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Debate Rages In China over Production of GM Products

For related articles and more information please visit OCA's Resource Center on Genetic Engineering and Biotechnology and our Millions Against Monsanto Campaign.

Every time Zhao Fengxia shops for cooking oil, she checks the label to make sure she is buying non-genetically-modified (GM) soy oil.

"I am not sure whether GM food is safe or not. It just sounds scary," said Zhao, a 47-year-old food safety-conscious consumer who works in a Beijing hospital as an accountant. "I prefer non-GM soy oil, although it is more expensive than GM oil."

While there has been no evidence to show GM food is harmful to humans, controversy has been swirling around it for quite some time in China. It escalated after the Ministry of Agriculture granted bio-safety certificates to two pest-resistant GM rice varieties and a corn variety in November last year - a major step in promoting the research and planting of GM crops. The approval made China the first country in the world to give a nod to field trials of GM staple foods.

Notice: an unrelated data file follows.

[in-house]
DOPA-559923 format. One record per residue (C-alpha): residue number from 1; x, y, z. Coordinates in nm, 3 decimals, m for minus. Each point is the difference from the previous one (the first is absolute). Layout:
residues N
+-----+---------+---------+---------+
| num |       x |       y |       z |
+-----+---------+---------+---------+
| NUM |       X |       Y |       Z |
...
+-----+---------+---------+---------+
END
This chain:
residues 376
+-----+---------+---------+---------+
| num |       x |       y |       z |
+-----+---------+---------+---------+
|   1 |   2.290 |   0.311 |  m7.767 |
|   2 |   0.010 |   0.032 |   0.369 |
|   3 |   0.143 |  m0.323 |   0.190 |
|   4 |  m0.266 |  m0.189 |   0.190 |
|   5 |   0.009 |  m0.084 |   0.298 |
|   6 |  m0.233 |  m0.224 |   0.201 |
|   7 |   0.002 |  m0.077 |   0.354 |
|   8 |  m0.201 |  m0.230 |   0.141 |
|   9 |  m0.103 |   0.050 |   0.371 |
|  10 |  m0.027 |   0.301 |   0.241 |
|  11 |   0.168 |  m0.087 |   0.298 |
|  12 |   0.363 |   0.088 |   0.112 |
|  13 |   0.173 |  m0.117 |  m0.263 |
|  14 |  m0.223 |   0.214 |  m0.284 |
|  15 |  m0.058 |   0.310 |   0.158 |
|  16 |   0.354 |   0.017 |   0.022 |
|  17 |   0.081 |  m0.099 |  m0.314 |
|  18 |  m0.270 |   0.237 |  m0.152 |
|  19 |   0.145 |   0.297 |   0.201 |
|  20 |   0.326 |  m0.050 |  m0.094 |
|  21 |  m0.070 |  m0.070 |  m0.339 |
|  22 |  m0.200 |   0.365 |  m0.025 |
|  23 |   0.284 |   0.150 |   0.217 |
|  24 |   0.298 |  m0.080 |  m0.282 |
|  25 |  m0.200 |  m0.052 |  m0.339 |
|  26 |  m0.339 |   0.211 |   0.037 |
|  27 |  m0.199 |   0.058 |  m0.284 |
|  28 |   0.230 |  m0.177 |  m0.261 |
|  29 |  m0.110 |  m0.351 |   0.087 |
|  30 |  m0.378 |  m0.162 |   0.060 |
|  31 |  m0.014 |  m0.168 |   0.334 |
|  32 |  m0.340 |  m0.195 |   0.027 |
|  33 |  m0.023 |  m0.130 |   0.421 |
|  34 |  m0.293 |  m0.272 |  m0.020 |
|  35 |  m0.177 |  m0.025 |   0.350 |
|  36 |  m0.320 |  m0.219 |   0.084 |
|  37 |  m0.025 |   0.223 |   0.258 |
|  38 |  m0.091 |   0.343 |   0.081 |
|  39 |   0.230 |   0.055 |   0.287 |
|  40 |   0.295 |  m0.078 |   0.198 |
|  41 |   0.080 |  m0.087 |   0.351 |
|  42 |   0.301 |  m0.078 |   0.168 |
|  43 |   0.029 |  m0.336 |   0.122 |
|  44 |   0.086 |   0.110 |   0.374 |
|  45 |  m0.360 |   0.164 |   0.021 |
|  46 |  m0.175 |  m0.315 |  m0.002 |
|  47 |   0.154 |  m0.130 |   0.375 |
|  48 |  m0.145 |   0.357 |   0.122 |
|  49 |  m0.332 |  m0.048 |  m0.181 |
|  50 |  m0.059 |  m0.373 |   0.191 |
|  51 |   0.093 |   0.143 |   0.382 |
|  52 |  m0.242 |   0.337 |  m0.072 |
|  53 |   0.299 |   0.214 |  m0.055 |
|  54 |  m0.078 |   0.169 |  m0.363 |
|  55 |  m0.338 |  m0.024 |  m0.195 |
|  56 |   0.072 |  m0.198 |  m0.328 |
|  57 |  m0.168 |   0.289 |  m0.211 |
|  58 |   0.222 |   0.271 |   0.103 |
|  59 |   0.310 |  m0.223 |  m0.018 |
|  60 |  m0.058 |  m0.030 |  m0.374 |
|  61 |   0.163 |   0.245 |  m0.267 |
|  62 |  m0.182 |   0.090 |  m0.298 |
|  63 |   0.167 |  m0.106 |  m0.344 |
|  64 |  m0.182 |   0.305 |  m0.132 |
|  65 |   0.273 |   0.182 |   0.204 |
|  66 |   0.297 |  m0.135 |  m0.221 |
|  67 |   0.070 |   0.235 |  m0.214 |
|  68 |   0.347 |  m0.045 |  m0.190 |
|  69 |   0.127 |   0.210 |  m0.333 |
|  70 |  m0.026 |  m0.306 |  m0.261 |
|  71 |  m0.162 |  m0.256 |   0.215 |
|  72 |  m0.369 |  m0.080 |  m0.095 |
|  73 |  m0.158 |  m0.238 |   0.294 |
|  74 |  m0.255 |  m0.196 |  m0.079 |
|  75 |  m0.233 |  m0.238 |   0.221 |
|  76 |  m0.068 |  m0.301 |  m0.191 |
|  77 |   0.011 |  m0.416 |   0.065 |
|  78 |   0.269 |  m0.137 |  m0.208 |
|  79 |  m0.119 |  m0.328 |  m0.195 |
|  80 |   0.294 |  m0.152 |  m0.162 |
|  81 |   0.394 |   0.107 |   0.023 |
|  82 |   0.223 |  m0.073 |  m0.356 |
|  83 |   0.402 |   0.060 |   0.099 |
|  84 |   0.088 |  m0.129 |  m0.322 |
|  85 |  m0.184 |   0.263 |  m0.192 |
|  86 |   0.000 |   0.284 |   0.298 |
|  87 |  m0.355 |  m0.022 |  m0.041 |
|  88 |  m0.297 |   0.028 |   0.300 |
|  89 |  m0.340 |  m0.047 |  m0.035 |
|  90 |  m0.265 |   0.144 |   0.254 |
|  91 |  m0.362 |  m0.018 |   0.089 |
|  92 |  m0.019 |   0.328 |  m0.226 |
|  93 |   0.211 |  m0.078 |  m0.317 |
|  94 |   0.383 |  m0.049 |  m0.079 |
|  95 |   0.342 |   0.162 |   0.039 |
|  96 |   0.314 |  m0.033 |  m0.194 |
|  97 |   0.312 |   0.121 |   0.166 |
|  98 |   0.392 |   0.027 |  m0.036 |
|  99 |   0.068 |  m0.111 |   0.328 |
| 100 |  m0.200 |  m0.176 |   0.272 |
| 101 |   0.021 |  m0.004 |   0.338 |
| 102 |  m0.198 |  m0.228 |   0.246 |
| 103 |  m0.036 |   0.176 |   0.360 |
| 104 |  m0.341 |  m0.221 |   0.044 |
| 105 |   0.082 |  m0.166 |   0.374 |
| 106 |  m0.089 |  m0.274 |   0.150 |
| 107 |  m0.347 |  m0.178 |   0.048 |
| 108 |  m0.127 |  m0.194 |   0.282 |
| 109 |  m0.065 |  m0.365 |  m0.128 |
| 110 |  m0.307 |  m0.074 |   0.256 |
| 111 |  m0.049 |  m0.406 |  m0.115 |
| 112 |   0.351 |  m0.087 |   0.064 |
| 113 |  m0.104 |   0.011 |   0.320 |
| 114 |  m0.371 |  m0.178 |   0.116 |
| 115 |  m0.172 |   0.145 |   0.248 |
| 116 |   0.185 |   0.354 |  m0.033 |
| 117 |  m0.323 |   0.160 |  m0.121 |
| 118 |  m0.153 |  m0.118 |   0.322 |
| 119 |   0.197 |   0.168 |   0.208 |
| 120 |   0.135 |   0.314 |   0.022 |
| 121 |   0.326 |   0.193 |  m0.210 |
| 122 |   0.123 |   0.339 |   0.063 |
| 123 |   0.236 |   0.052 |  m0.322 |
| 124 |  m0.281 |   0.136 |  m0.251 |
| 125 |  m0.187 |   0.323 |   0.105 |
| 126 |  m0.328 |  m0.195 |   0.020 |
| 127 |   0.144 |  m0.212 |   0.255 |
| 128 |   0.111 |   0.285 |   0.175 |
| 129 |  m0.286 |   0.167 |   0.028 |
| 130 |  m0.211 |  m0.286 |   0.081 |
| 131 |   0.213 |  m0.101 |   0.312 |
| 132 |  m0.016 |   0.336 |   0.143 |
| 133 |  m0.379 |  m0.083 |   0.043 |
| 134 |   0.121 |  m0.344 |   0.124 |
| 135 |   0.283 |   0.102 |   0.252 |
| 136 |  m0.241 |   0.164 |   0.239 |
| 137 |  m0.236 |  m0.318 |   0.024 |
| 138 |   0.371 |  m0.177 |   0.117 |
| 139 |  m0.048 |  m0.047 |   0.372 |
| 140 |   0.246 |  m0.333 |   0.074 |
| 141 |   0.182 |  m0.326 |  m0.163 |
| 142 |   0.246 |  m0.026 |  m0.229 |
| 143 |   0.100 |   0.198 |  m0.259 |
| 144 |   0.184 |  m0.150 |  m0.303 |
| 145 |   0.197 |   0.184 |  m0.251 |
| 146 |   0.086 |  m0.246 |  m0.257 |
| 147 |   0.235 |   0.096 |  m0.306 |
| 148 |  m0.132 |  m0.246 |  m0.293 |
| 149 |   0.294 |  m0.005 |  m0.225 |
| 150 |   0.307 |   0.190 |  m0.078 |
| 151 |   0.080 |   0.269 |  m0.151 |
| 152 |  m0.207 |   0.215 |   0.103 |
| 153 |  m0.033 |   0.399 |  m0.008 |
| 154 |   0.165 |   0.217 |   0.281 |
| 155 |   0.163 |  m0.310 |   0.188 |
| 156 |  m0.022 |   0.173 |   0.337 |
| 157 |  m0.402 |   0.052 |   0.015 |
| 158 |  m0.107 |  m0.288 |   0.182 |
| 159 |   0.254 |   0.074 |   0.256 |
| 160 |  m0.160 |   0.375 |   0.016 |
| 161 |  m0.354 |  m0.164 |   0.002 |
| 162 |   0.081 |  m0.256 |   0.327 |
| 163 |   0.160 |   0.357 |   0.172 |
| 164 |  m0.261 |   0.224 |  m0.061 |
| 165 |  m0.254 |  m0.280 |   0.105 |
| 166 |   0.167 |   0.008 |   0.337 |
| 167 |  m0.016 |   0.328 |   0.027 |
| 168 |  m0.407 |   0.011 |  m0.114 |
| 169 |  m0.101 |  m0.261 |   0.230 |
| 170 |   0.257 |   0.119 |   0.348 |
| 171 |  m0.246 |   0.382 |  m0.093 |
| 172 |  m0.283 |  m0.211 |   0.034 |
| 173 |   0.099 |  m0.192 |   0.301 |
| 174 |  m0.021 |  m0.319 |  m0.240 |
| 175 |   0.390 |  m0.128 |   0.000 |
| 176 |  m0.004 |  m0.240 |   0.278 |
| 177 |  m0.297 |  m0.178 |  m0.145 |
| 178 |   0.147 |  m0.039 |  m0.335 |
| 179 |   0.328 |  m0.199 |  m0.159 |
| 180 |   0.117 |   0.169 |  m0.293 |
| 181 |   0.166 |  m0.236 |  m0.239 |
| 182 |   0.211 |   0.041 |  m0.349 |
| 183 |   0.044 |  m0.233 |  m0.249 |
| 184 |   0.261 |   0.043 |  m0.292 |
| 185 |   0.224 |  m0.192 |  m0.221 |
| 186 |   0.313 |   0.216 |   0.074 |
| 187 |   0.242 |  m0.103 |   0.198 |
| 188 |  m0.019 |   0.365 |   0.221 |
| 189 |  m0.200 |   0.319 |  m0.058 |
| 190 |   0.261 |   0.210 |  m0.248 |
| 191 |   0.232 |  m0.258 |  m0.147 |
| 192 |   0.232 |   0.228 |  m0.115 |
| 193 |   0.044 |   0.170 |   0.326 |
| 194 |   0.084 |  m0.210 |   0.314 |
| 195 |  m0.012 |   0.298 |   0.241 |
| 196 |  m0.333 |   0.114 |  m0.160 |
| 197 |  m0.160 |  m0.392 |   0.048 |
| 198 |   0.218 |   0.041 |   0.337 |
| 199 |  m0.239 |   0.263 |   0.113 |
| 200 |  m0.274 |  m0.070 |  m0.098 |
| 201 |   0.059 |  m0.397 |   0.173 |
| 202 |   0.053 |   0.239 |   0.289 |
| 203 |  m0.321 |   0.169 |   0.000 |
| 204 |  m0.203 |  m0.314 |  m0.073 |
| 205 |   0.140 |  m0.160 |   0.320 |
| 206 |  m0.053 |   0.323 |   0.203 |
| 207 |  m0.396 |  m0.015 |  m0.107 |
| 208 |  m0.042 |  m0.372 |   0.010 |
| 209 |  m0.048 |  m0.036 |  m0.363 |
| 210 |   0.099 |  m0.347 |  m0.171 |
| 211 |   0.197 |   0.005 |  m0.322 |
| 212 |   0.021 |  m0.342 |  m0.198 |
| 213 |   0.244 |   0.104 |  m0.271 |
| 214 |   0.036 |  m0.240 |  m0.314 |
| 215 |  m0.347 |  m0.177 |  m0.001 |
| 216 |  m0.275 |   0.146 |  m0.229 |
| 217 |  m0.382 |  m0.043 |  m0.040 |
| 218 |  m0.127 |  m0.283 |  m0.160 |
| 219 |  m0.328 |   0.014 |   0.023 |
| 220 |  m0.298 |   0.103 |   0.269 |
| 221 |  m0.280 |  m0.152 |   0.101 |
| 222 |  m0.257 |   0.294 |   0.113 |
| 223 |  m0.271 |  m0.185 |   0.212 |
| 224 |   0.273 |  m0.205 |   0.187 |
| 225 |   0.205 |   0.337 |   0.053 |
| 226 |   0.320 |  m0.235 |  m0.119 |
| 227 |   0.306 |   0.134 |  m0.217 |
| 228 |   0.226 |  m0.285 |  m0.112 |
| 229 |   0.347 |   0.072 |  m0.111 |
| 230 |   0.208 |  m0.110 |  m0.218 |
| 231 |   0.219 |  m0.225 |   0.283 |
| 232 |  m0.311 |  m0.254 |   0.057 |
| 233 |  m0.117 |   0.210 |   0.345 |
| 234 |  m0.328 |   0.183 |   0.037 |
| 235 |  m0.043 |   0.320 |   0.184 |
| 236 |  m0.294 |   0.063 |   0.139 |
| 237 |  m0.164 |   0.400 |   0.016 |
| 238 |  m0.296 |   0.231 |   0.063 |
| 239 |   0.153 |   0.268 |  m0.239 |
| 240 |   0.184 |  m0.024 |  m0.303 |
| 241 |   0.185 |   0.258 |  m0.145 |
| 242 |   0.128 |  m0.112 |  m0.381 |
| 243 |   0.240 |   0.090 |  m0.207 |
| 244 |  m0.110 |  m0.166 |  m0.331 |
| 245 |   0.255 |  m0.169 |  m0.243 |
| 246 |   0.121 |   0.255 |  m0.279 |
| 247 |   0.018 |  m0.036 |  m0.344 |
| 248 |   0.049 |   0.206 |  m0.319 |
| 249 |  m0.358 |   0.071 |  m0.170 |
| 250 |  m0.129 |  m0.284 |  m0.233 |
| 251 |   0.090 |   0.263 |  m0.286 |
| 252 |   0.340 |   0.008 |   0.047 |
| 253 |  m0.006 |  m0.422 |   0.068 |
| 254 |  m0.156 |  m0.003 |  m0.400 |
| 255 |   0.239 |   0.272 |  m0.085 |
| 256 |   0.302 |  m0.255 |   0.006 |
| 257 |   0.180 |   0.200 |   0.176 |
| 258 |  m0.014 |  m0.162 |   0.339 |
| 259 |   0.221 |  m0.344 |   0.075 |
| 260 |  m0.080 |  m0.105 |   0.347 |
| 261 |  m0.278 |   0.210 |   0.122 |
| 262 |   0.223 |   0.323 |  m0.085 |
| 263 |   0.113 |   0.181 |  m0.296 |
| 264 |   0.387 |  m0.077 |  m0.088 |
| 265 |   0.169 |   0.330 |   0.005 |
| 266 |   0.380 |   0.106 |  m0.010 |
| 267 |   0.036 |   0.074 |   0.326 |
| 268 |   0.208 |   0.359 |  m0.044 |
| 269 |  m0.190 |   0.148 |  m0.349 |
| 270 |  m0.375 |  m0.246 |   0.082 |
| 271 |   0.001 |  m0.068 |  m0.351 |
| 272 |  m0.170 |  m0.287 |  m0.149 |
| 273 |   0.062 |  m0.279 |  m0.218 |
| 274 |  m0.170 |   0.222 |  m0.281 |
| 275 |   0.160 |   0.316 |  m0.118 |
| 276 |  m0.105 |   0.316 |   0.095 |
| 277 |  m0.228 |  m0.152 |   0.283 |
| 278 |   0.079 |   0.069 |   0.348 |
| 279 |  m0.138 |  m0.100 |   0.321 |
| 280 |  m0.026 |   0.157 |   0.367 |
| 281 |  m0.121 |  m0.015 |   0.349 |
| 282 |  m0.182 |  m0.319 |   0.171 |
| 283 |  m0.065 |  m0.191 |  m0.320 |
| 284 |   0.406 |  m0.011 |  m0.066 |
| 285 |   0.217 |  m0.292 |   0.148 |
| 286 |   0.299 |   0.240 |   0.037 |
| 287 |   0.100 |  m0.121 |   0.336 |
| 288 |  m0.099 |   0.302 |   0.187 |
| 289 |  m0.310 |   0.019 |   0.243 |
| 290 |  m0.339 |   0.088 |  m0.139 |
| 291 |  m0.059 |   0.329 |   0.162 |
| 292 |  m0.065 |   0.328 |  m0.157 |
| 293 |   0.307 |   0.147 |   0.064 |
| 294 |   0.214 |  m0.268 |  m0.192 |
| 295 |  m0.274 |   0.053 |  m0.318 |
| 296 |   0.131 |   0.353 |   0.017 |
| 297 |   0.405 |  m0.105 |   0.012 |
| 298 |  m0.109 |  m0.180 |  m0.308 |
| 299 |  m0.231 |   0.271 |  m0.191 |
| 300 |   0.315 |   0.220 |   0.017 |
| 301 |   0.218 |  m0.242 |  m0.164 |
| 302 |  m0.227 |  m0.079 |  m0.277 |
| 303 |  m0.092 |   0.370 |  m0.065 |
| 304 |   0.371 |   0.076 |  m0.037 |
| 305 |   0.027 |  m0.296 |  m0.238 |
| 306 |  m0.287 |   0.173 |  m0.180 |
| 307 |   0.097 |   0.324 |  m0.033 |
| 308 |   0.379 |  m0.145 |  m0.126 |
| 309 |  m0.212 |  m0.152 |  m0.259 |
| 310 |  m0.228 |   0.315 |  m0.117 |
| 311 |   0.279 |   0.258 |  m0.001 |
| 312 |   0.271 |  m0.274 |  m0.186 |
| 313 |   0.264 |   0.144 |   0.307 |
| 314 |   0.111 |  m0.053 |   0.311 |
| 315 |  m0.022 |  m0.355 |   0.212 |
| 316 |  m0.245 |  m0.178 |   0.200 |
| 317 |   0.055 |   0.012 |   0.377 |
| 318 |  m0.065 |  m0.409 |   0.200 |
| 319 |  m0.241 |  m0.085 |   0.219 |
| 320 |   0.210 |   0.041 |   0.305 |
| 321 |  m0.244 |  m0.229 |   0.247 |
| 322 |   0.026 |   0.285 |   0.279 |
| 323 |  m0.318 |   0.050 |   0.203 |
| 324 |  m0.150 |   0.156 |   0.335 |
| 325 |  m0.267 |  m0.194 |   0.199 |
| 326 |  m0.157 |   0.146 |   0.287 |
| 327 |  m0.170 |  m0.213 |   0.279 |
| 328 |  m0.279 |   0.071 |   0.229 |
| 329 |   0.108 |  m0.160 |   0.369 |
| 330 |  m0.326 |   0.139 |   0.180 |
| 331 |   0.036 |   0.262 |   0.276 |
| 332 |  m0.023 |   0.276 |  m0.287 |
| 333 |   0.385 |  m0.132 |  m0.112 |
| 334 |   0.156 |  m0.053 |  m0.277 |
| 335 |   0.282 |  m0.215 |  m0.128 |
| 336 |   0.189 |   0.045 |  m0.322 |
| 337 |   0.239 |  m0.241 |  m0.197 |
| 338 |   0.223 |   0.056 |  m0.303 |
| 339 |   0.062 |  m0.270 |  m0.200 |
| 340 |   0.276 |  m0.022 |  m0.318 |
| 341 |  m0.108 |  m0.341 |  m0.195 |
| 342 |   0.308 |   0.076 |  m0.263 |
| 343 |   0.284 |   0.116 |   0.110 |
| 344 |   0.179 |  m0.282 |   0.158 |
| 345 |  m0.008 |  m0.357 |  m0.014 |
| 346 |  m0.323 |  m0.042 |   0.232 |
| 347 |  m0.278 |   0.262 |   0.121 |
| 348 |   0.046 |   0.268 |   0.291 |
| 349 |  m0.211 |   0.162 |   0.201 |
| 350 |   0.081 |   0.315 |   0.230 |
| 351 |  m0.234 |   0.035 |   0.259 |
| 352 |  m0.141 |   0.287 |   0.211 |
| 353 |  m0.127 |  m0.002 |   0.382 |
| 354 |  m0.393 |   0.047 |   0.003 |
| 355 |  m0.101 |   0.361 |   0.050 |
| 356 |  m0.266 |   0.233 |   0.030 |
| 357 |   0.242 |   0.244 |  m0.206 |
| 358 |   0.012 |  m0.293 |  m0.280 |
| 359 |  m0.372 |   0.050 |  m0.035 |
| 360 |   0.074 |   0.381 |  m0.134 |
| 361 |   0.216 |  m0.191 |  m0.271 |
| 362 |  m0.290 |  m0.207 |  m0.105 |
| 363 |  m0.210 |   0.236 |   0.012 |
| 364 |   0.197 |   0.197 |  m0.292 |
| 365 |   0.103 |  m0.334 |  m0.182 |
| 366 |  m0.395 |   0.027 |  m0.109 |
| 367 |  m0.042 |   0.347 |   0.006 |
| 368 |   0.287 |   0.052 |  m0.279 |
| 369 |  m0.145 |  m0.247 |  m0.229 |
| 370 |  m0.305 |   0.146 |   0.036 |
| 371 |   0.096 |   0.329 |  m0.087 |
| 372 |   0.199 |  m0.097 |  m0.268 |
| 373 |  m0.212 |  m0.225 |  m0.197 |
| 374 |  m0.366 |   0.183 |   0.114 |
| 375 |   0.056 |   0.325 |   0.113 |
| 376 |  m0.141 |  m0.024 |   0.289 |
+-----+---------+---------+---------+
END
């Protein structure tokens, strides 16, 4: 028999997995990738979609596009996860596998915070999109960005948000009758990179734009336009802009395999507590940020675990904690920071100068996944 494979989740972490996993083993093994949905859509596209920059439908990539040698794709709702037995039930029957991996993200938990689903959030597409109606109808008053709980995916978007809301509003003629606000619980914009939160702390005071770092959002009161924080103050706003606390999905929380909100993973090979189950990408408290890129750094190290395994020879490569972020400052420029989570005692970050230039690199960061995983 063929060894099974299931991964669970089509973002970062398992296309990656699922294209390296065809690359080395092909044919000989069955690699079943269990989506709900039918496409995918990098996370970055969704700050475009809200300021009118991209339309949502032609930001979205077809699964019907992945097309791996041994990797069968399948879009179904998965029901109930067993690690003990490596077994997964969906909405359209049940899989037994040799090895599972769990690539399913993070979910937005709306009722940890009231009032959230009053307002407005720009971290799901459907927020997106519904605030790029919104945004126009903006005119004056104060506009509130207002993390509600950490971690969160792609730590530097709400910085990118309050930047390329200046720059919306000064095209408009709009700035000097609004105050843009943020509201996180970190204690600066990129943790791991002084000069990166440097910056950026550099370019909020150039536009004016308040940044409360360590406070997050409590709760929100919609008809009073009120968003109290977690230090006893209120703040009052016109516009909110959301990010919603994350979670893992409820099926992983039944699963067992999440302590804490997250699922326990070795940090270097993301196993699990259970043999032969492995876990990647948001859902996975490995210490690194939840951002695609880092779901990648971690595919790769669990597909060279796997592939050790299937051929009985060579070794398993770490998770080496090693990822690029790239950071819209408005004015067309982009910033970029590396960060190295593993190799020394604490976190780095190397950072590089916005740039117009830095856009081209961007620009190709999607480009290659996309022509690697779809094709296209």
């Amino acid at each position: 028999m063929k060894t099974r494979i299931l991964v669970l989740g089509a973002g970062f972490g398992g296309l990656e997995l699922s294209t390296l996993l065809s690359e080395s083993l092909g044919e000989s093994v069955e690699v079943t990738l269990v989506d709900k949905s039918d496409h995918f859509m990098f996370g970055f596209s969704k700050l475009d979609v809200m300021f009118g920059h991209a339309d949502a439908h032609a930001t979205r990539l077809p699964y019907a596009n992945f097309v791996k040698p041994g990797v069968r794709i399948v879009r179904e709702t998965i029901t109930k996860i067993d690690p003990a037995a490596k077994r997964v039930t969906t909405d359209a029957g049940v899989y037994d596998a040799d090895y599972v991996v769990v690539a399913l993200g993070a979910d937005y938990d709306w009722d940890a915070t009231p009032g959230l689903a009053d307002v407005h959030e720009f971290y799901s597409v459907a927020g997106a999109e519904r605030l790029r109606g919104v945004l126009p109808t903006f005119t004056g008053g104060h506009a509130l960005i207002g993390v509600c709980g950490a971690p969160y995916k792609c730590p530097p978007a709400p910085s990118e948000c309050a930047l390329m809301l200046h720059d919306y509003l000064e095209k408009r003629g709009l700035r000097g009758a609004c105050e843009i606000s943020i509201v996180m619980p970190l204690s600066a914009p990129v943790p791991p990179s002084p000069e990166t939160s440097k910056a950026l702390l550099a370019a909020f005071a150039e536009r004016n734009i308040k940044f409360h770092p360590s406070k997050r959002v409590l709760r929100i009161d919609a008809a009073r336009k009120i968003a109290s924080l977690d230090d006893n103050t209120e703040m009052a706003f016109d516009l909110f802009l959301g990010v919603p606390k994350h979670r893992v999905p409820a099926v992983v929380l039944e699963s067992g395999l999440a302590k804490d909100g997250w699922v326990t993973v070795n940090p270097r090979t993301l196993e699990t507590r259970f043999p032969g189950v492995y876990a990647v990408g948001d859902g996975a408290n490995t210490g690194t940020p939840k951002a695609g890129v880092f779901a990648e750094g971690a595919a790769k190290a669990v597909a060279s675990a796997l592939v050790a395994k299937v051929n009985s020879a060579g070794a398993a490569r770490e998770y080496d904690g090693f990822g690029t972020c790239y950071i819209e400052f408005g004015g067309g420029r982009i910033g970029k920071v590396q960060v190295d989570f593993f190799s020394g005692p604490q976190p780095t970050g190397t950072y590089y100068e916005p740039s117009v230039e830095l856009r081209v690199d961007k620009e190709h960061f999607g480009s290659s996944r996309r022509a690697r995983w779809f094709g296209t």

Officials, researchers and scientists are divided over whether and when GM food should be commercialized, despite consensus that more scientific research on GM technology should be encouraged. Supporters and opponents have also been facing off over environmental safety and economic security issues.

The Chinese government has put food security high on the agenda in its national development plans. China's State Council, or cabinet, approved a mid- and long-term grain security plan in 2008 that aims to keep annual output above 500 million tons by 2010 and to increase production to more than 540 million tons a year by 2020.

China's grain output reached 531 million tons last year, government data showed. But summer grain output fell by 0.3 percent this year to 123.1 million tons because of drought and low temperatures in grain-producing regions.


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